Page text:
WARNING! The Following Drugs Weaken COVID Vaccine Efficacy

Researchers at Michigan Medicine recently found that a small but significant percentage of Americans under the age of 65 take medications that can weaken their immune system. These medications increase one's risk of Covid-19 symptoms and make them more likely to require hospitalization if they contract the virus. Moreover, there is growing evidence that these drugs may reduce the efficacy of Covid-19 vaccinations. 

Read on to find out which prescription drugs may cause this, and what can be done to mitigate the problem.

What medications can hamper the immune system?

Data analysis from more than 3 million adults found that nearly 3% take immunosuppressive drugs. These kinds of drugs are usually used to treat conditions where there is an inappropriate immune response that sees certain parts of a person’s body as a threat. When the immune system begins to attack these body parts, it can end up damaging them. An example of this type of condition is rheumatoid arthritis, where the immune system attacks the joints. Immunosuppressive drugs are used to decrease the damage done to the patient’s own tissues. 

Related: COVID-19: 6 Critical Updates Everyone Ought to KnowSome Common Meds May Weaken Response to COVID-19 Vaccine taking pills

Another case where people might be prescribed immunosuppressive drugs would be after an organ transplant. Certain types of chemotherapy also have the side effect of suppressing the immune system. 

While these types of medications are only used by people with specific chronic conditions, there is also a type of immunosuppressive drug that is significantly more commonly used - steroids.  

Steroids are medications like prednisone and dexamethasone. They are usually prescribed to treat short-term ailments like allergic rashes, bronchitis, and sinus infections. As Dr. Beth Wallace, a rheumatologist at Michigan Medicine, explained to Healthline, “Steroids are very immunosuppressive. We’re learning more and more that even short courses and low doses of steroids can increase people’s risk of infections, and can reduce their response to vaccines, like the COVID vaccine.” 

How can this problem be mitigated?

Some Common Meds May Weaken Response to COVID-19 Vaccine cold medications

Vaccines work by teaching the immune system to recognize a specific threat so that it can respond appropriately if it ever encounters the same threat again. However, according to Dr. Wallace, immunosuppressive drugs work by reducing the ability of your immune system to recognize and fight off threats. 

The new study comes at a time when doctors are beginning to realize the negative effects immunosuppressants may have on patients’ response to the Covid-19 vaccination. This raises the question, 'How can this problem be mitigated?'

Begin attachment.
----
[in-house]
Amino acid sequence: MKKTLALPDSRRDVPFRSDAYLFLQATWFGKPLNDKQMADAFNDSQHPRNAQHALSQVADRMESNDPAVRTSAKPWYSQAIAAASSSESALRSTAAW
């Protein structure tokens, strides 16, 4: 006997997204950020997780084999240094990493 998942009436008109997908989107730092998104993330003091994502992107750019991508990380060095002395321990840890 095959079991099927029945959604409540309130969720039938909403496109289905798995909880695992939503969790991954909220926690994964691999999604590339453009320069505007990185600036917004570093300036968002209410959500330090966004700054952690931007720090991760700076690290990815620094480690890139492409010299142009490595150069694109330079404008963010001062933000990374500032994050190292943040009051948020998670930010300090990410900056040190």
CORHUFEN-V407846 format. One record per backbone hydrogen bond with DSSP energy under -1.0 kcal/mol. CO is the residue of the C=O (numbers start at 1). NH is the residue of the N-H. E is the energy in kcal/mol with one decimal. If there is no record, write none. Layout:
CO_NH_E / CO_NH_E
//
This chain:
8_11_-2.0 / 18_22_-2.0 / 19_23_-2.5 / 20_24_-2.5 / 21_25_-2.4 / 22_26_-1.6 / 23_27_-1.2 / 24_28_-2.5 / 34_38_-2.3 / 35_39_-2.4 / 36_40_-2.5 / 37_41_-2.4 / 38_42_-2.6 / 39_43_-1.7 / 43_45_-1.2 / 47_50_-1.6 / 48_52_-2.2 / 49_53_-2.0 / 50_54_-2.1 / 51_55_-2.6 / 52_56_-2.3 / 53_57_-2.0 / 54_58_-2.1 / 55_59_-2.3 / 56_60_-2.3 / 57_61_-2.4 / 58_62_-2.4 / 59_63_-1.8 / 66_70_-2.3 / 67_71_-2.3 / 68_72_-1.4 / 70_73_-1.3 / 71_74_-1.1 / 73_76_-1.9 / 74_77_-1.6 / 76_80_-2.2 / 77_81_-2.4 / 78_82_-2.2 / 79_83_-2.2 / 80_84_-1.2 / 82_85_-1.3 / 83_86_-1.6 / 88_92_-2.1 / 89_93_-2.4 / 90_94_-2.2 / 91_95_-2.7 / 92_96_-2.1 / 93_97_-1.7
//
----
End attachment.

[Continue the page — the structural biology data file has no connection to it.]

Researchers are currently investigating several strategies. However, as of right now, “it's difficult to formulate guidelines around vaccinating these patients." Possible solutions that are currently being looked into are temporarily halting the use of immunosuppressive medications around the time of the Covid-19 vaccination and giving an extra ‘booster’ shot.

Some Common Meds May Weaken Response to COVID-19 Vaccine vaccine

Dr. Meghan Baker, a hospital epidemiologist who works with immunocompromised patients at the Dana-Farber Cancer Institute, added that experts often recommend completing the Covid-19 vaccine series at least two weeks before starting the medications. If this is not possible, however, they recommend that patients speak with their personal physician about the risks versus benefits of delaying therapy.

It’s important to note that specific recommendations regarding the timing of immune-suppressing medications would have to be tailored to the needs of the individual. For example, if someone is doing chemotherapy to treat active cancer, the risk of temporarily stopping that treatment is different from the risk of stopping a medication that someone has been taking for years to treat their stable rheumatoid arthritis.

In general, experts claim that people on immunosuppressive therapies can and should get vaccinated. Although the protective effect may be reduced depending on the underlying condition or the immunosuppressive therapy, most people will still get some degree of protection from the vaccine. “It may reduce the chance that they become infected or develop the severe illness if infected,” said Baker.

Due to this risk, those who are immunocompromised must continue taking precautions to minimize potential exposure to the novel coronavirus. We will keep you updated on any new developments on this topic, of course. 

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